Archive for August, 2011

This blog has been particularly difficult for me to write. This morning we went to the United Nations High Commissioner for Refugees (UNHCR) headquarters in Ankara. We started out with a half hour briefing on refugee rights (or lack thereof) in Turkey. Due to the fact that Turkey is party to the original UN convention on refugees, but not a signatory to the New York Protocol on Refugees it means that the only people they are legally required to declare as refugees and the only people who actually have the right to become refugees in Turkey are people from Europe. This stems from World War II. This means that Bosnian’s would have been able to take refuge in Turkey in the 90’s. The New York Protocol means that people from any other part of the world are able to claim refugee status for legitimate reasons in any signatory country.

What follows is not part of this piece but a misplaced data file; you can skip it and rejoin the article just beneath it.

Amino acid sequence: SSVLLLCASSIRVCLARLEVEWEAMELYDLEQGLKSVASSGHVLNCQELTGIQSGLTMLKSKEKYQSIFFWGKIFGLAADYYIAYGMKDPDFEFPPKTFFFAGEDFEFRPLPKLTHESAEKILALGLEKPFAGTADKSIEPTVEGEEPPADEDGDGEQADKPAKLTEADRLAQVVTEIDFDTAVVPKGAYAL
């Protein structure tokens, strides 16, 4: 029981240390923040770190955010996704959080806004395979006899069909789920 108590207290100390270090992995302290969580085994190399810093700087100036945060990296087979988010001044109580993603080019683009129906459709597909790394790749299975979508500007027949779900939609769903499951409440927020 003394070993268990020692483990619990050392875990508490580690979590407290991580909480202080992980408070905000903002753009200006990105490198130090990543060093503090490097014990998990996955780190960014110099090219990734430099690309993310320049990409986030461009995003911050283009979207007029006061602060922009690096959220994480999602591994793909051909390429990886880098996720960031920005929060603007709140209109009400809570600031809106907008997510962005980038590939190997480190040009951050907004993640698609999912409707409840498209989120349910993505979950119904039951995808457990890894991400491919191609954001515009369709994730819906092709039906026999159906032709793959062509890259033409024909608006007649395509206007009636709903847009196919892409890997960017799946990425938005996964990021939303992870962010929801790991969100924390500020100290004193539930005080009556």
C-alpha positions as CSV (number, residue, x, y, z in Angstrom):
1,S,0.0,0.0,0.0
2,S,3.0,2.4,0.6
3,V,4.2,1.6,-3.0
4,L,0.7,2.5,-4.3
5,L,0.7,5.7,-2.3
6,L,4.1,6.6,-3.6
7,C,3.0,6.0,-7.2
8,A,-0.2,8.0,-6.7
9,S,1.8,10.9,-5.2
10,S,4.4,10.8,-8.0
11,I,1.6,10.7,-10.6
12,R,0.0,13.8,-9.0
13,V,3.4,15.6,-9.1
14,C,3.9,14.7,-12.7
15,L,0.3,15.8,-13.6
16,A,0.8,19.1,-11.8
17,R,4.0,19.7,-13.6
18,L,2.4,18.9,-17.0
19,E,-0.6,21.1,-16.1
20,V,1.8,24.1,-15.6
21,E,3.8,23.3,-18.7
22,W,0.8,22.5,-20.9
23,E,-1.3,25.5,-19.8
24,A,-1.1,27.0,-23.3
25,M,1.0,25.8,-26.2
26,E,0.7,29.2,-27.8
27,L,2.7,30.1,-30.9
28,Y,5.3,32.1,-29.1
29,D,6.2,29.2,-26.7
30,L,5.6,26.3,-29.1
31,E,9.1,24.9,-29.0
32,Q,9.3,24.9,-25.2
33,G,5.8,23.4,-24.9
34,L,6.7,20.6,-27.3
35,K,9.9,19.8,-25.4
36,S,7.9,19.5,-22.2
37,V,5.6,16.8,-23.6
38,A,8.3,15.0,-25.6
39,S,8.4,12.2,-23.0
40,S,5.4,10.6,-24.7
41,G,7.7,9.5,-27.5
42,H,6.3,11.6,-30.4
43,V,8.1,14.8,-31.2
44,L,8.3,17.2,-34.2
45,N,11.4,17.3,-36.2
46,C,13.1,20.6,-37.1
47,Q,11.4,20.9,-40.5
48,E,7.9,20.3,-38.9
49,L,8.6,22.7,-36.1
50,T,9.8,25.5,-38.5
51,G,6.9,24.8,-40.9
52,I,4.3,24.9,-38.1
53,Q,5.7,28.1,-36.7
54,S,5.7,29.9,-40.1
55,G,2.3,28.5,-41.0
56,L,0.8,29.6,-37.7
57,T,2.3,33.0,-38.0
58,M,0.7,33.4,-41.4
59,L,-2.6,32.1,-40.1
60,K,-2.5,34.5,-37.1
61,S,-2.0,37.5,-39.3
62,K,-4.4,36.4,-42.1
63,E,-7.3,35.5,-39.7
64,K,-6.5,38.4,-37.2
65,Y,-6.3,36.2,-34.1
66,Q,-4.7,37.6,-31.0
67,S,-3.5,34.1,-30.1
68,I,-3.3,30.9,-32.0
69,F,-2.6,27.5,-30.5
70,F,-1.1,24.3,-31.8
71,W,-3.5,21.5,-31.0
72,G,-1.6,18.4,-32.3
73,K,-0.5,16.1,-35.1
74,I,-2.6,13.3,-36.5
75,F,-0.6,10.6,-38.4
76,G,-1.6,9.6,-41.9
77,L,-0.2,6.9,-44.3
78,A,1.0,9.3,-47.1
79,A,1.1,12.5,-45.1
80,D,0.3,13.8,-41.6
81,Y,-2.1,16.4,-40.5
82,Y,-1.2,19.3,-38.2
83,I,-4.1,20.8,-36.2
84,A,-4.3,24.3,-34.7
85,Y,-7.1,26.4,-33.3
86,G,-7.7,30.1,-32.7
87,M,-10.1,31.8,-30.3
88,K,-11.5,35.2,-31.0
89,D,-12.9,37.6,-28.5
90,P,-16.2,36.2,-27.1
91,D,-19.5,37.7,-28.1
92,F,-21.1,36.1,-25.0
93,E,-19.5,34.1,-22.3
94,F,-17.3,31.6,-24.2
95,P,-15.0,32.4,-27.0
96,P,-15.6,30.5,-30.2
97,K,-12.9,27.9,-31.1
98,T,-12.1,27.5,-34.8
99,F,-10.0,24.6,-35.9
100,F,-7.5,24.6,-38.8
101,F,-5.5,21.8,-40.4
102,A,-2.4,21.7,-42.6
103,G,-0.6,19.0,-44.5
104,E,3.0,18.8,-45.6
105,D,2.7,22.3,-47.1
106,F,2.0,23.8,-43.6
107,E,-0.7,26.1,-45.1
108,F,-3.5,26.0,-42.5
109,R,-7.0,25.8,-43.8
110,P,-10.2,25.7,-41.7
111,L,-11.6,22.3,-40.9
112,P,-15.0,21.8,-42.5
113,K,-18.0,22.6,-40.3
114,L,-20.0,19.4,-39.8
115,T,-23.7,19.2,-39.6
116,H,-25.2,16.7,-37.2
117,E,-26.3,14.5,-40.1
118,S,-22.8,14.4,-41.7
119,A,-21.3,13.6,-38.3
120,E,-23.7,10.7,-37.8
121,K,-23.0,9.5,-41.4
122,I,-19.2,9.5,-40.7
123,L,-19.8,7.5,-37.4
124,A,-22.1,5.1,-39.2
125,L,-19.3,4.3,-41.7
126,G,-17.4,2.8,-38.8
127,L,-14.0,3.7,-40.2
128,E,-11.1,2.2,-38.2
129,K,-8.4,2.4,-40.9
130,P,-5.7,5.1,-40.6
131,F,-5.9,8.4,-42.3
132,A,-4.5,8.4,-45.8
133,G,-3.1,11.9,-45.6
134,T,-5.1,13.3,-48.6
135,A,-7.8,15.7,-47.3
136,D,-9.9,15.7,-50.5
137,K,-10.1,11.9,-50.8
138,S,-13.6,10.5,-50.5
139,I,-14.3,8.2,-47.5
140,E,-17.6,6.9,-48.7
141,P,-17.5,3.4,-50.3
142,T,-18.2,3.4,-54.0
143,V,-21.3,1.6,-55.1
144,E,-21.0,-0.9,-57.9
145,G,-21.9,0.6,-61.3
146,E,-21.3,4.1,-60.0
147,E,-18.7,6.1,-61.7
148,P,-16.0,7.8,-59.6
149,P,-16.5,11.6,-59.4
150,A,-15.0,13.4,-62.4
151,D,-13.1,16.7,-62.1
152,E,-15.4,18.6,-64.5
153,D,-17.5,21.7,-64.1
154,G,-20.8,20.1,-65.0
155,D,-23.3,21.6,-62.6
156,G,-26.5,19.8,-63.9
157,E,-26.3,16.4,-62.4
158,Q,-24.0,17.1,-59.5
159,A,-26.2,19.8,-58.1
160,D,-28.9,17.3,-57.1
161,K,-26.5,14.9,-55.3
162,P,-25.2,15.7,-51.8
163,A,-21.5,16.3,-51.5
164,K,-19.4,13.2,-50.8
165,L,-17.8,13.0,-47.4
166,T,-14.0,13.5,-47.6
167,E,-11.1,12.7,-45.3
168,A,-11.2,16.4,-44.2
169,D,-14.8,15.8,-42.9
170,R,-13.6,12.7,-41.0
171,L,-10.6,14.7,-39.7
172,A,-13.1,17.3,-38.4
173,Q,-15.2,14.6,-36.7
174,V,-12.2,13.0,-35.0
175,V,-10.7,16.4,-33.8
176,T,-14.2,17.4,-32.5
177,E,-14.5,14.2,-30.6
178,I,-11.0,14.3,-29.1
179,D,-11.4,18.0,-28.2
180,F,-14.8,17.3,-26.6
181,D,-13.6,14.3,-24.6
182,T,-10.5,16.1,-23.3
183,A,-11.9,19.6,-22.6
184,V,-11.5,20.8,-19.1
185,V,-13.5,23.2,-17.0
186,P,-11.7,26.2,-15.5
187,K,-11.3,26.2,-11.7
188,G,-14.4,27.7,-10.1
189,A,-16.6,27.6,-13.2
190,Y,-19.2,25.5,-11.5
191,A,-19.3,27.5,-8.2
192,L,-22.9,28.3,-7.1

With the civil unrest in countries such as Iraq, Iran and Syria, Turkey has seen an influx of asylum seekers from those countries. These people are fleeing to Turkey and then when they get in overstaying their visa’s and seeking refugee status. The problem with this is that the only thing Turkey can do to get them refugee status is to place them in a European country, and the xenophobia of European countries (specifically Germany) pretty much guarantees that these people won’t be placed in Europe. What Turkey does is while their application is under review they are placed in numerous communities in housing, and their children are supposedly guaranteed public schooling up to age 14. They aren’t allowed to work however as they have no work visa. This creates the problem of exploitation of workers because in Turkey they pay wages monthly and at the end of the month the illegal workers won’t get paid, but they know (and the employers know) that if they take the matter up with the courts they will be deported back to the country where they face anything from imprisonment to torture or brutal executions. This creates a vicious cycle, if nothing else. The current government, recently re-elected, has promised to change the constitution allowing asylum seekers the right to health care and work, but who knows if this promise will actually come to fruition. Asylum seekers who have been placed also have to check in nightly with the local police department to ensure that they are where they are supposed to be. This allows no chance for travel to try to find better fortunes elsewhere. It also makes applying and appealing refugee status decisions difficult as families must travel to Ankara for their appointments at the UNHCR and many people have to travel an entire day to get to Ankara as the placements are often in small towns in the middle of nowhere.